Jacquie Kubin reveals why edutainment is not elementary, when she investigates the new CD-Rom, Miss Spider's Tea Party, based on David Kirk's children's book.
Every piece of entertainment begins with a good story, set in a believable universe and ending with a plausible outcome. For the game animator, there are bookshelves of children's tales that can be adopted into the genre of animated CD-Rom called edutainment. But edutainment is not elementary. Recently the world of Miss Spider, written and illustrated by David Kirk, has been modeled into a CD-Rom by Simon and Shuster Interactive and Hypnotix, Inc., a game developer located in Little Falls, New Jersey, called Miss Spider's Tea Party.
"Miss Spider is a property that has been around as a proven seller for about eight years, during which time it has developed an extremely loyal fan base as a story book," said Jeff Siegel, vice president and creative director for Simon and Shuster Interactive. "It seemed to be sitting there just waiting to be turned into another medium."
Bringing A Book To Life
Kirk's use of neon colors -- vibrant oranges and yellows, day-glo greens and reds, Kool-Aid inspired blues and pinks -- transforms brilliantly to the computer screen. Yet moving the storybook into an interactive game was a feat that required a team with the talent to bring the established and highly stylized set of characters to motion while remaining true to the storybook reality.
Even though the final game is played within a 2D environment, its development requires the combination of 2D and 3D animation skills. By creating the characters in 3D, the craftsmen are able to revisit and reuse the work without having to re-draw the characters which insures continuity.
Miss Spider's Tea Party CD-Rom required the development of two types of animations. There are the "cut scenes," which are the animated movies used between games to propel the story, and the game animations. The cut scenes are placed within "windows" or frames that visually border the movie action.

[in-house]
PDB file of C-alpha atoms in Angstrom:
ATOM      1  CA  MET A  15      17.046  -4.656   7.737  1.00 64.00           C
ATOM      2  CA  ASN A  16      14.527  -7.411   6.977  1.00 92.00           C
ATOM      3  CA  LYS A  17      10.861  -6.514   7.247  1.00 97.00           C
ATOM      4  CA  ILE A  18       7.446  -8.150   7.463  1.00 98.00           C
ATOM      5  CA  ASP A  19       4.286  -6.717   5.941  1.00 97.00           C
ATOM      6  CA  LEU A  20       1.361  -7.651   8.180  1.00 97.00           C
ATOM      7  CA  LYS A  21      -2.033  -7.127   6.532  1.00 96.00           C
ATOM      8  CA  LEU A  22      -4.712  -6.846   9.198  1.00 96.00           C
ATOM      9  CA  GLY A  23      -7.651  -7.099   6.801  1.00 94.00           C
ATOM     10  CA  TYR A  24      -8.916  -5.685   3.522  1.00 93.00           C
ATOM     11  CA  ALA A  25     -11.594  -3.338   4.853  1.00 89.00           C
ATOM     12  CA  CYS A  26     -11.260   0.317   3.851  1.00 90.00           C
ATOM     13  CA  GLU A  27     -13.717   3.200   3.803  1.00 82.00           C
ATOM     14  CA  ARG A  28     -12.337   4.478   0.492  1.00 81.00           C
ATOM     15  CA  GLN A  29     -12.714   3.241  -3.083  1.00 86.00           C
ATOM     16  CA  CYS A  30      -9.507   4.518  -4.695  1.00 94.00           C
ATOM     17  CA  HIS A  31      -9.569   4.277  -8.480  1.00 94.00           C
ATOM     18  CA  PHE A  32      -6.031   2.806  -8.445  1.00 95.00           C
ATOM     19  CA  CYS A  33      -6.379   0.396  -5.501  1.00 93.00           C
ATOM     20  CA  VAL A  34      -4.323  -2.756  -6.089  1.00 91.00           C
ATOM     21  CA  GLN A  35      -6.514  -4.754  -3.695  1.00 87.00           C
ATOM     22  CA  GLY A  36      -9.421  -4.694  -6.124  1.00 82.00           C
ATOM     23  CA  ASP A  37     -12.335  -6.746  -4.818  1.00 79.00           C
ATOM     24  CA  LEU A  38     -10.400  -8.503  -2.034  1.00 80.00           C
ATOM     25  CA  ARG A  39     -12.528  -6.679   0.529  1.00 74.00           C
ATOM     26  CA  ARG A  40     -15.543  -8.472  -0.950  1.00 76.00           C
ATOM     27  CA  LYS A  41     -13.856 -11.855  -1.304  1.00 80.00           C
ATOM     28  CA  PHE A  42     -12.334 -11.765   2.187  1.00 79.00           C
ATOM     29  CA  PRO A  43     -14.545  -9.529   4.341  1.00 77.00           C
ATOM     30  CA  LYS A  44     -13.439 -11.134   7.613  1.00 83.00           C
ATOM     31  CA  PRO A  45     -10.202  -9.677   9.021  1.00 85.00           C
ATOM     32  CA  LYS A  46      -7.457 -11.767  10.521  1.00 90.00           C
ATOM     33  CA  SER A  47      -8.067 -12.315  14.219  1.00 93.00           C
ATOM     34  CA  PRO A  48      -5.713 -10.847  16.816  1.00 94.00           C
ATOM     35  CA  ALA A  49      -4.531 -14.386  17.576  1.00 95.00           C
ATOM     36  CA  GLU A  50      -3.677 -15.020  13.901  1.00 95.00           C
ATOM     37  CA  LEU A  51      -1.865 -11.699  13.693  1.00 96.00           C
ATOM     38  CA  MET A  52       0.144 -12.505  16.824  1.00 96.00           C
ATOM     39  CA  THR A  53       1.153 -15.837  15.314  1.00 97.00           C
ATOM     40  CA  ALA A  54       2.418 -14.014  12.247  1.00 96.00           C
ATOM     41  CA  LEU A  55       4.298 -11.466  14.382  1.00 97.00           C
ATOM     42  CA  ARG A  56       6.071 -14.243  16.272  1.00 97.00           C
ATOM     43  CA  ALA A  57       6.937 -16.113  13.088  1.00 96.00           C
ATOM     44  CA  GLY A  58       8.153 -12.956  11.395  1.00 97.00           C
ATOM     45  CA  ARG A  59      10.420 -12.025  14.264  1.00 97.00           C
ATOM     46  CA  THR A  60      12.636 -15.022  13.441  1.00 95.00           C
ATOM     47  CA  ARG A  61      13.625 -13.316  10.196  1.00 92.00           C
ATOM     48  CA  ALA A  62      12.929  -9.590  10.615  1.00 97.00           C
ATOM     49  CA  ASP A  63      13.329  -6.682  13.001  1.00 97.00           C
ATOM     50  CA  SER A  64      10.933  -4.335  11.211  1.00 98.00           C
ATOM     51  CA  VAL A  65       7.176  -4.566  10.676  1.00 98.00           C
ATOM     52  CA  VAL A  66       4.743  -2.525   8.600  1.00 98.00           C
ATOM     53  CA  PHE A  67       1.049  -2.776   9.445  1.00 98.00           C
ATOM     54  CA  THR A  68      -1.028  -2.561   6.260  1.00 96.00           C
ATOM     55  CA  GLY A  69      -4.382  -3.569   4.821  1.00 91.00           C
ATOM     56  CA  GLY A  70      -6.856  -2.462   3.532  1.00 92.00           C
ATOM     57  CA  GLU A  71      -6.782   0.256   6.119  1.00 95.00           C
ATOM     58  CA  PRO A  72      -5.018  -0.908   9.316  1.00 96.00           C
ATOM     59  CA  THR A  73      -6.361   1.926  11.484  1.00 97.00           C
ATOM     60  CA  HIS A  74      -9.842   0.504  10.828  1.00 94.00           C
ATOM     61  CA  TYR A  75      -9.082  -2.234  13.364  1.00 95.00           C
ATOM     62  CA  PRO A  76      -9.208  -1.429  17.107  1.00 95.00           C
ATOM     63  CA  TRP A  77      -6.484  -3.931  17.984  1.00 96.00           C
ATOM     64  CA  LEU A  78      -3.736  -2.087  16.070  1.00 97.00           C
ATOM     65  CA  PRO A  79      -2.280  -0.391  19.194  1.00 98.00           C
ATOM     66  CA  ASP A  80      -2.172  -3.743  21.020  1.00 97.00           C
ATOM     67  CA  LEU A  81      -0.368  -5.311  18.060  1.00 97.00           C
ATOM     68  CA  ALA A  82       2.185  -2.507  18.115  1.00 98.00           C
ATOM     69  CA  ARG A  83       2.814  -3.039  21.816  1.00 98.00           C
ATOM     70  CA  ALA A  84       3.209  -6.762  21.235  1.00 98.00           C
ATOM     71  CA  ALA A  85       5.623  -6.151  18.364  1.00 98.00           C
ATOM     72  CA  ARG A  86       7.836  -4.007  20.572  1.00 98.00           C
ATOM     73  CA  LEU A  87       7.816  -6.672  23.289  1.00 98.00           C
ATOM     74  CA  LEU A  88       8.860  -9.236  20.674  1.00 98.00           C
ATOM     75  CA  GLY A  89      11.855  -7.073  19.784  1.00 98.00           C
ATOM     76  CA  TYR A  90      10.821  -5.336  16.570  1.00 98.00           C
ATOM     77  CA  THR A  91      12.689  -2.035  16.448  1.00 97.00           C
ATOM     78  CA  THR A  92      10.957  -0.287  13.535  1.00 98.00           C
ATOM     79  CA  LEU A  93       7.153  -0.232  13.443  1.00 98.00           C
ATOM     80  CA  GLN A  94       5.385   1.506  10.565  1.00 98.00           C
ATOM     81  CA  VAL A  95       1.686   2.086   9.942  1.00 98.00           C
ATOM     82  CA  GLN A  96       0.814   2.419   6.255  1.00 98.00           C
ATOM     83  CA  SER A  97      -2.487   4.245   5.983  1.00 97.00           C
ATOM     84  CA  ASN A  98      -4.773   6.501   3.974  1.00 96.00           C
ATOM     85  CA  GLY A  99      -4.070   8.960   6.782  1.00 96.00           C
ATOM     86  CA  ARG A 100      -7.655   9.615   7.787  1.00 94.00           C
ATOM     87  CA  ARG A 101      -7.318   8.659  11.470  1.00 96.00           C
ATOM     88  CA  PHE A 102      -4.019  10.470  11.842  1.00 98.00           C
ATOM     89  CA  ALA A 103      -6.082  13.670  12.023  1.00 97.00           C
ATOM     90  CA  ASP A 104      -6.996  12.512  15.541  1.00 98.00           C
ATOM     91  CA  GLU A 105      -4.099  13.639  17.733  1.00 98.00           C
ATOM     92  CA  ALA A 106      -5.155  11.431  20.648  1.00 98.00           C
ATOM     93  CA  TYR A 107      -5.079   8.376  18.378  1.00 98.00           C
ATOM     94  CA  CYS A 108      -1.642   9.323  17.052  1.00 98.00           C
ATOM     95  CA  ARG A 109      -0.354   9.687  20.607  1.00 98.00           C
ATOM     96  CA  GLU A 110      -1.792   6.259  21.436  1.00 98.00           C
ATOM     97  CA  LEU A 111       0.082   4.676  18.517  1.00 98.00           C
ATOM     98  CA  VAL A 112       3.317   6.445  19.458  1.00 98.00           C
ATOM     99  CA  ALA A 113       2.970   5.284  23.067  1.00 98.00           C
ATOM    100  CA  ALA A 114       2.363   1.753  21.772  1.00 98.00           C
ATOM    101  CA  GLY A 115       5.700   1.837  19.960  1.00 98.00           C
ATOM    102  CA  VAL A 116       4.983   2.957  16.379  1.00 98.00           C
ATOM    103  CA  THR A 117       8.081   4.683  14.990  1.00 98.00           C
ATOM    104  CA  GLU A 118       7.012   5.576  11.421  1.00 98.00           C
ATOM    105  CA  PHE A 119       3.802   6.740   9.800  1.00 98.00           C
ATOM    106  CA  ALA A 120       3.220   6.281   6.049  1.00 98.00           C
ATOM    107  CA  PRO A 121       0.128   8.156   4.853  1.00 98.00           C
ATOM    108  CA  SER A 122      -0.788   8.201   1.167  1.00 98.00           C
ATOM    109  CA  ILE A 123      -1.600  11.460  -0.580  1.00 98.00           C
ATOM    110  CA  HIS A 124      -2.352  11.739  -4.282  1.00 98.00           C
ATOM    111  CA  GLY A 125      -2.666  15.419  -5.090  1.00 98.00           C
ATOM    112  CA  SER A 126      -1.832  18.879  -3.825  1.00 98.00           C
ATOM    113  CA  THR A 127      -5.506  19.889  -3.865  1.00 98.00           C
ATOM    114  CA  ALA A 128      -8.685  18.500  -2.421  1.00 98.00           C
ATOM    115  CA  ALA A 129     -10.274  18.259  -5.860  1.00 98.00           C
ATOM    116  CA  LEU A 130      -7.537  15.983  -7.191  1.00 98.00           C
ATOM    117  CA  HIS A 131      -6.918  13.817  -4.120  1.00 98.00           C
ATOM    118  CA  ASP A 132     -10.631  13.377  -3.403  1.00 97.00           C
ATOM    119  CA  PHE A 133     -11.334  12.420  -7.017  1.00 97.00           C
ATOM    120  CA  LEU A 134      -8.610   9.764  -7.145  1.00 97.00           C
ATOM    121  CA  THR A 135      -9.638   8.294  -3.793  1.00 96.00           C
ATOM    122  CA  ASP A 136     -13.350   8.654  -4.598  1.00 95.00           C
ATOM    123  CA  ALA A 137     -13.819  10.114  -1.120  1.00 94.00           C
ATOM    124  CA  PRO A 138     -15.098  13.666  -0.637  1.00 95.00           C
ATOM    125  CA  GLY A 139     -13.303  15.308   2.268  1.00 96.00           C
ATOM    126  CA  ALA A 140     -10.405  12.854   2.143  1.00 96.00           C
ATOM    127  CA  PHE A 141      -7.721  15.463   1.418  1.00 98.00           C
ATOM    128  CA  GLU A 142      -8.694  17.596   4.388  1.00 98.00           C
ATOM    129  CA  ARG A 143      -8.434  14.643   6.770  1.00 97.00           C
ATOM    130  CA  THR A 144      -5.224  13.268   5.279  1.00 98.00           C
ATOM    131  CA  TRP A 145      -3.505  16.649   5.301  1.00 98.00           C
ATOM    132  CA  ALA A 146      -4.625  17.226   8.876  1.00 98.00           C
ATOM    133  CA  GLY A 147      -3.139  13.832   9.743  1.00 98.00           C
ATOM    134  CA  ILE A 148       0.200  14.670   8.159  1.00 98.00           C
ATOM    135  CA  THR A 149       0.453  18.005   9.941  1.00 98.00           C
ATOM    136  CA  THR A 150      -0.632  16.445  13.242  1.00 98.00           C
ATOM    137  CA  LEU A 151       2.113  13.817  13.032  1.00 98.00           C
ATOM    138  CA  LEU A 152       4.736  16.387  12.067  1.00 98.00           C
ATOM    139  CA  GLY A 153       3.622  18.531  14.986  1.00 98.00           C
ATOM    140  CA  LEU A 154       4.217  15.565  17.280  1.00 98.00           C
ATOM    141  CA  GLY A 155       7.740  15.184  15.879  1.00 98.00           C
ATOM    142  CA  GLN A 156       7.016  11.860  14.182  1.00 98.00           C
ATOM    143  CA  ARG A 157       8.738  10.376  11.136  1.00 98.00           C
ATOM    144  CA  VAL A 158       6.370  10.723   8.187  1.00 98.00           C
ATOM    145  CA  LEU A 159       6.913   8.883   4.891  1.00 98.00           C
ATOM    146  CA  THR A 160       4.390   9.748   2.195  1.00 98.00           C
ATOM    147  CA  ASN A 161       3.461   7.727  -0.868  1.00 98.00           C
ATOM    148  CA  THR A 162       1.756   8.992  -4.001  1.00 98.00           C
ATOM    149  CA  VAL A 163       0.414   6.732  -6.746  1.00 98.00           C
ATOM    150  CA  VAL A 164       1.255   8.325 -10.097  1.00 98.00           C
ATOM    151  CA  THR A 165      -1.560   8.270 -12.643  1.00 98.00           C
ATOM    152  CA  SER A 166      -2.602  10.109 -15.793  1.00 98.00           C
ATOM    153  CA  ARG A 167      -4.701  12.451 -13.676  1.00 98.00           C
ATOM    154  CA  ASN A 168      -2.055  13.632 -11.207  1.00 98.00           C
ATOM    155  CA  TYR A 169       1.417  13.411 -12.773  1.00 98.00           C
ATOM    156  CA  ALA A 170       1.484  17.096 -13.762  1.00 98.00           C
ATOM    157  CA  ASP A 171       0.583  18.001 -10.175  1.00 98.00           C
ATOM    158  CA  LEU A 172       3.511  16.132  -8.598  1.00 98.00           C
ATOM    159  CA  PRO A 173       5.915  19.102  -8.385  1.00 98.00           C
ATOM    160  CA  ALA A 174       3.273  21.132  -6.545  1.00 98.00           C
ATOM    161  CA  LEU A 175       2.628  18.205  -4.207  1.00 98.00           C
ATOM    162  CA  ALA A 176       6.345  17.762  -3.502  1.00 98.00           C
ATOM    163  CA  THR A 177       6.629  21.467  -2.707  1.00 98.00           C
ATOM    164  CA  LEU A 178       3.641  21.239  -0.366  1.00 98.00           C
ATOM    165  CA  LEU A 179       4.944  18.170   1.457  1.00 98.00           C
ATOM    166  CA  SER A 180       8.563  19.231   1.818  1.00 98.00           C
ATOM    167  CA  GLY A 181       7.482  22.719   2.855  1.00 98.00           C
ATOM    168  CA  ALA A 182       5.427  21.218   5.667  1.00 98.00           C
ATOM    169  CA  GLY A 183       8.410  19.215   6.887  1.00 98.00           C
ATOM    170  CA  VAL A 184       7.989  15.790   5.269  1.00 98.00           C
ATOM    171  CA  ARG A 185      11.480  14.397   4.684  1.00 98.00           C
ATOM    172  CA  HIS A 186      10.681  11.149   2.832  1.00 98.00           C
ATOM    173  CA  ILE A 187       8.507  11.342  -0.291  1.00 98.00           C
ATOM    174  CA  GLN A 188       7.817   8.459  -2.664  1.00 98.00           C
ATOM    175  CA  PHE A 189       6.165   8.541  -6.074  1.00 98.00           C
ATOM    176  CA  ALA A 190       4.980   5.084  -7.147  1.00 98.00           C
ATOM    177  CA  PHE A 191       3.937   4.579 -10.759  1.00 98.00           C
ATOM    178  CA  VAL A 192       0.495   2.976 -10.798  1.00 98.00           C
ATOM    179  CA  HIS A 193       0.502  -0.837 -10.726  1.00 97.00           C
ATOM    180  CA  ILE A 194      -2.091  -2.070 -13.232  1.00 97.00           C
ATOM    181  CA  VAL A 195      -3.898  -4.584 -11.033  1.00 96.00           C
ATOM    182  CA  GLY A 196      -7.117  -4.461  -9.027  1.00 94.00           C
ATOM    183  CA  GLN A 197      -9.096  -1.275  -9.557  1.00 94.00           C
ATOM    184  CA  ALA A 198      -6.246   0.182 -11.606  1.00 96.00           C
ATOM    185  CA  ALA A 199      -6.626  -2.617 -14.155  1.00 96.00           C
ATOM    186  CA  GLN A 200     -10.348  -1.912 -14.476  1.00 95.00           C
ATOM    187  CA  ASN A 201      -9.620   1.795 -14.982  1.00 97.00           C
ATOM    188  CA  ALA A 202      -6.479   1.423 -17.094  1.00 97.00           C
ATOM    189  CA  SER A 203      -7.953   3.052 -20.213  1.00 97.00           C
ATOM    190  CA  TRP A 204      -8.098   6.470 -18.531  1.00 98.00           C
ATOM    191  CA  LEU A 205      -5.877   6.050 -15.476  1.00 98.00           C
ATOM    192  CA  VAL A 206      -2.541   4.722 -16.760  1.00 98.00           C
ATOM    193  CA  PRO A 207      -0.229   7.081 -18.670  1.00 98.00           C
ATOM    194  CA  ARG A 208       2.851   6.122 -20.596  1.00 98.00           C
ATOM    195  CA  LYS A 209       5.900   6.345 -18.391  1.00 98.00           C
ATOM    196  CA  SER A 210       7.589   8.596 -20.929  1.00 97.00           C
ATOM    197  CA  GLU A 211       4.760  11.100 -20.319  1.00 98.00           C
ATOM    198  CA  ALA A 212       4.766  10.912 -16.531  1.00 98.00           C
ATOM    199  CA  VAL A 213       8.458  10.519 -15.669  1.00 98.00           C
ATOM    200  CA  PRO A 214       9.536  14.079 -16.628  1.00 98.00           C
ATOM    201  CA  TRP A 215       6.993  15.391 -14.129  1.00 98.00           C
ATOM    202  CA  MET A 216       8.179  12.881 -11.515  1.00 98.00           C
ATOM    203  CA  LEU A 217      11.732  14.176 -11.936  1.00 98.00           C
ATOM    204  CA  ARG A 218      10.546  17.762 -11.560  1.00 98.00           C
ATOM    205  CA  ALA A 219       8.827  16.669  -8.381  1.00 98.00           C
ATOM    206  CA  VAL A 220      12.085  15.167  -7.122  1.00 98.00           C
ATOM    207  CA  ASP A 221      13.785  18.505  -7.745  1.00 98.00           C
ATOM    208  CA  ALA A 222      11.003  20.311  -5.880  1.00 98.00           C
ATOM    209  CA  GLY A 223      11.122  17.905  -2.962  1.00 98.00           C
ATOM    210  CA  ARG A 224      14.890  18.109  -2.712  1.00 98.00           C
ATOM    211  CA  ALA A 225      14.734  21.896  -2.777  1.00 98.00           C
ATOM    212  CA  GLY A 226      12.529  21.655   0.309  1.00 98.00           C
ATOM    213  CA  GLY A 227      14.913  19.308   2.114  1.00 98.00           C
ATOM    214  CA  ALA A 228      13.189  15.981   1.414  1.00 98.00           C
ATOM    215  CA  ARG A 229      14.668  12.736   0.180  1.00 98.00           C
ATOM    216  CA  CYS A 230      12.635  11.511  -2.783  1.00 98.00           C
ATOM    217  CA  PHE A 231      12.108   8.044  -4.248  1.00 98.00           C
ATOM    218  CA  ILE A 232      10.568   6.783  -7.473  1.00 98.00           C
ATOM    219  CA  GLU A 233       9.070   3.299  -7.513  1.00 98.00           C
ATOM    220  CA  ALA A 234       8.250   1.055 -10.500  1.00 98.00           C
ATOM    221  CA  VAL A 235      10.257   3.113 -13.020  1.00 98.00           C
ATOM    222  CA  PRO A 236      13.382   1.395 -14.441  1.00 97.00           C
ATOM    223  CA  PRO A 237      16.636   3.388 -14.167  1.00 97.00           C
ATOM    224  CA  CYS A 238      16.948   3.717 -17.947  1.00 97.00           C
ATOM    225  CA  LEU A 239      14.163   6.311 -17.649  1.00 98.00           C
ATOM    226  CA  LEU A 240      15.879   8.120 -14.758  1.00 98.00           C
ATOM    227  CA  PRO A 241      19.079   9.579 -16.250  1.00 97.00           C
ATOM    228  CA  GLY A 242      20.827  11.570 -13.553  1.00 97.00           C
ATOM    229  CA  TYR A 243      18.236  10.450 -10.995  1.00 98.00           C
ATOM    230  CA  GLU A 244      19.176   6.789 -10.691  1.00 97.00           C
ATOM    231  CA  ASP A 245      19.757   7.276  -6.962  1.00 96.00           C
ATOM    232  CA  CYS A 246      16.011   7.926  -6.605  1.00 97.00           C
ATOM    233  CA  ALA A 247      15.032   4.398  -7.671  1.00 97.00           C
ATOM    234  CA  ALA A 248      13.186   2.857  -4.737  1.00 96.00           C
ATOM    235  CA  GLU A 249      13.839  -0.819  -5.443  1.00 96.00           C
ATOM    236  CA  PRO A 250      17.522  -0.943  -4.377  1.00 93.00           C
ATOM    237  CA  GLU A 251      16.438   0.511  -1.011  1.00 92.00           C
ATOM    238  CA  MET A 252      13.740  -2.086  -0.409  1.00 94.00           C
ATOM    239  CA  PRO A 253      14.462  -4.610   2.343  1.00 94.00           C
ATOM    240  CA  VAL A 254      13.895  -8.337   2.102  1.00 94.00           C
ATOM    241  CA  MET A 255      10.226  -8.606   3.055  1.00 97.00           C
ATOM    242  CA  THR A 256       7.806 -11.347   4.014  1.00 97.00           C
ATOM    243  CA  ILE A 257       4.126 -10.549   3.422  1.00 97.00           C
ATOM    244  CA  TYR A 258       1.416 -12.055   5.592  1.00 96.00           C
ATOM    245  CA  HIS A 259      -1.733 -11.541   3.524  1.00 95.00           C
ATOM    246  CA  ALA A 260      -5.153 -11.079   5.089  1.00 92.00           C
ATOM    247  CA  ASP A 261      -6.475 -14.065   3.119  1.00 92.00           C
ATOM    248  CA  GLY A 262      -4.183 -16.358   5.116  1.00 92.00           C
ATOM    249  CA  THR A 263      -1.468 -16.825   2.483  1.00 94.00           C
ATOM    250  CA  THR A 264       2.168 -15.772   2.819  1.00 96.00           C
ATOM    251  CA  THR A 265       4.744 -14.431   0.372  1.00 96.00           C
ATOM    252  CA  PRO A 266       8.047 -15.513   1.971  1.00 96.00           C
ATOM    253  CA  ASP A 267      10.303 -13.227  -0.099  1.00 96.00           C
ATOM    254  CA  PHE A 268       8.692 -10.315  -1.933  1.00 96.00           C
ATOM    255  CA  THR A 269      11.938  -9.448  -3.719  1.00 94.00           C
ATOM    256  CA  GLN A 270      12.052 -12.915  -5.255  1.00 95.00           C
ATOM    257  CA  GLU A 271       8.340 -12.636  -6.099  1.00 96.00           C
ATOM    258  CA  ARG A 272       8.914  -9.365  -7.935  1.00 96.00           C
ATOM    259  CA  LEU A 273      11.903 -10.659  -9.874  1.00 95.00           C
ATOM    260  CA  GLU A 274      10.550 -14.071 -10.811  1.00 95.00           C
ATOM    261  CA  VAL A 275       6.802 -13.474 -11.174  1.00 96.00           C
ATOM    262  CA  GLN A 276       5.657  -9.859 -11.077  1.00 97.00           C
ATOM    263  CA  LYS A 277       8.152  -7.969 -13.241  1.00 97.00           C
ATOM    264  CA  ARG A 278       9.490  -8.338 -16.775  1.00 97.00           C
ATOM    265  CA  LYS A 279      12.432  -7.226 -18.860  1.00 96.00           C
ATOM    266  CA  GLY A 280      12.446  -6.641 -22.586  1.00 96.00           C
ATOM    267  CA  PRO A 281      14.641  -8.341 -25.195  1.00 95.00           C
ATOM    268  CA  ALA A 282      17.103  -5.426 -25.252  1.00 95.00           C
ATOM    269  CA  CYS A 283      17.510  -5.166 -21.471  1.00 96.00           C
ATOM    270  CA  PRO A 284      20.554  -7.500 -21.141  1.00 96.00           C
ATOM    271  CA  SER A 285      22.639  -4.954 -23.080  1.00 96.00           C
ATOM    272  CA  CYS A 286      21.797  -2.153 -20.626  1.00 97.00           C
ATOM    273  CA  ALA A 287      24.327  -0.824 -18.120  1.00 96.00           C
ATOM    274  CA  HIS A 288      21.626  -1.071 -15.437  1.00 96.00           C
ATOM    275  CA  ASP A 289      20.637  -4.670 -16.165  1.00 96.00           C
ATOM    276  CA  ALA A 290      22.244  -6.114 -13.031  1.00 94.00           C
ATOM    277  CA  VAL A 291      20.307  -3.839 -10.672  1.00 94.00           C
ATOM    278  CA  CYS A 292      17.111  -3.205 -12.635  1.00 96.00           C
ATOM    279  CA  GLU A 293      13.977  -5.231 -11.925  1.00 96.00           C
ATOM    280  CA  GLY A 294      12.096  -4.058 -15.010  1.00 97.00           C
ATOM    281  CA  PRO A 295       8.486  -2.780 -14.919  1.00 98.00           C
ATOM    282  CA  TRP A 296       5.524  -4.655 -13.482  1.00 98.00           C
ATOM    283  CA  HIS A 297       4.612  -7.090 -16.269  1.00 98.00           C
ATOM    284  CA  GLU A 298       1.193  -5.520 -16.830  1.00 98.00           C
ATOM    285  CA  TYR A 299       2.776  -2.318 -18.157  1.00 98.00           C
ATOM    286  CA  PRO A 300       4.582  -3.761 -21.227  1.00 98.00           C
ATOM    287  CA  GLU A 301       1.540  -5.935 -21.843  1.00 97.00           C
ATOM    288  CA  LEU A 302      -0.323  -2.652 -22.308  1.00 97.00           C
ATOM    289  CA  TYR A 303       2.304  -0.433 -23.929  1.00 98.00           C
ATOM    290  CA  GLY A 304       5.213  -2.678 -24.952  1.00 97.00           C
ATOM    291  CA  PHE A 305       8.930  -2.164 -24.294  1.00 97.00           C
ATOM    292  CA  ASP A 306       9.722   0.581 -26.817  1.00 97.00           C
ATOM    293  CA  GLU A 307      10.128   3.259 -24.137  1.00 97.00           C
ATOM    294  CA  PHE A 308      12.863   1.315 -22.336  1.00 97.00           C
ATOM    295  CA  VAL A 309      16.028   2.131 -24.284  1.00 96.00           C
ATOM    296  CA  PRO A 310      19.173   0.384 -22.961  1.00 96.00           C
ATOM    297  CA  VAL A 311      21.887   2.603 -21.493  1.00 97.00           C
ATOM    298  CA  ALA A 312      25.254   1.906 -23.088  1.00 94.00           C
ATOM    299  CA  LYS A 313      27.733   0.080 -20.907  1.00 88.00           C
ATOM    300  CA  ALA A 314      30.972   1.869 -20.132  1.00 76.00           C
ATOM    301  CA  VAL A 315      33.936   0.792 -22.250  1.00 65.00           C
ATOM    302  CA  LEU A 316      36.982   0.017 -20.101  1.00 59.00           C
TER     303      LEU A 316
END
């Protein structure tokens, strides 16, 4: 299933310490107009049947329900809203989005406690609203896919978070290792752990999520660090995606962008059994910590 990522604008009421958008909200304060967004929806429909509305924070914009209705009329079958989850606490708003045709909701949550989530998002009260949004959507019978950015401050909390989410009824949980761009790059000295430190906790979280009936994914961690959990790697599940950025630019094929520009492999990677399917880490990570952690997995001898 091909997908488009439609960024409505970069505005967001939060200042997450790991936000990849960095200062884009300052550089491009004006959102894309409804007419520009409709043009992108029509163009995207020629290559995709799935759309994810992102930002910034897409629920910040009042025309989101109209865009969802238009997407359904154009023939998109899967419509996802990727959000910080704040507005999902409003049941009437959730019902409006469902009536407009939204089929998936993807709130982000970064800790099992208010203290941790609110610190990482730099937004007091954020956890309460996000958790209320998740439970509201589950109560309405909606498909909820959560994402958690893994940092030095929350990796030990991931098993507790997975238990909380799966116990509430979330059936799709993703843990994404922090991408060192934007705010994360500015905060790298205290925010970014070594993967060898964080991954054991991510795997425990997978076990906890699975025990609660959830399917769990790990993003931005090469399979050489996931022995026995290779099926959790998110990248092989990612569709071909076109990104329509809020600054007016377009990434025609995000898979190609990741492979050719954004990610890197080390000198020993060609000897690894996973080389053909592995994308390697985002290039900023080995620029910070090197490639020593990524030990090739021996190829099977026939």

The animation was first created using 3D Studio Max, where the characters were 3D modeled and then, to that model, the mouth movements were synched with the sound files. Lighting was then added to the final scene. Sound and special effects were put together using Vegas Pro from Sonic Foundry. Scenes were then composited and rendered to combine all the elements -- character, sound and lighting -- that the animators had developed.
While the storybook teaches counting from one to ten within its lush environment, the CD-Rom's expansive room contains eight games, each teaching a different set of skills.
Getting The Story Right
While the animators were challenged with bringing Miss Spider's neon-bright universe to life, the programs producers at Simon and Shuster and Hypnotix worked with David Kirk to create tasks that would meld the story -- Miss Spider's desire to have her bug-friends come to tea -- with the activities.
Unlike animating a feature film or cartoon, the process of creating a game requires that the animation be able to react believably to the player's input. For example, with the "maze" game, the ant's movements are basically right and left and up and down. For each of these movements, an animation was created that could then be looped and seamlessly run for the length of the maze section. Additional animations for this game included movements an ant would make when resting, such as moving his legs or shaking his head, while waiting for the players next action. The final animation in this game is when the ant exits the maze he does a little jump and runs off screen. The animators also needed to work in audio prompts and hints to help encourage the child to continue playing.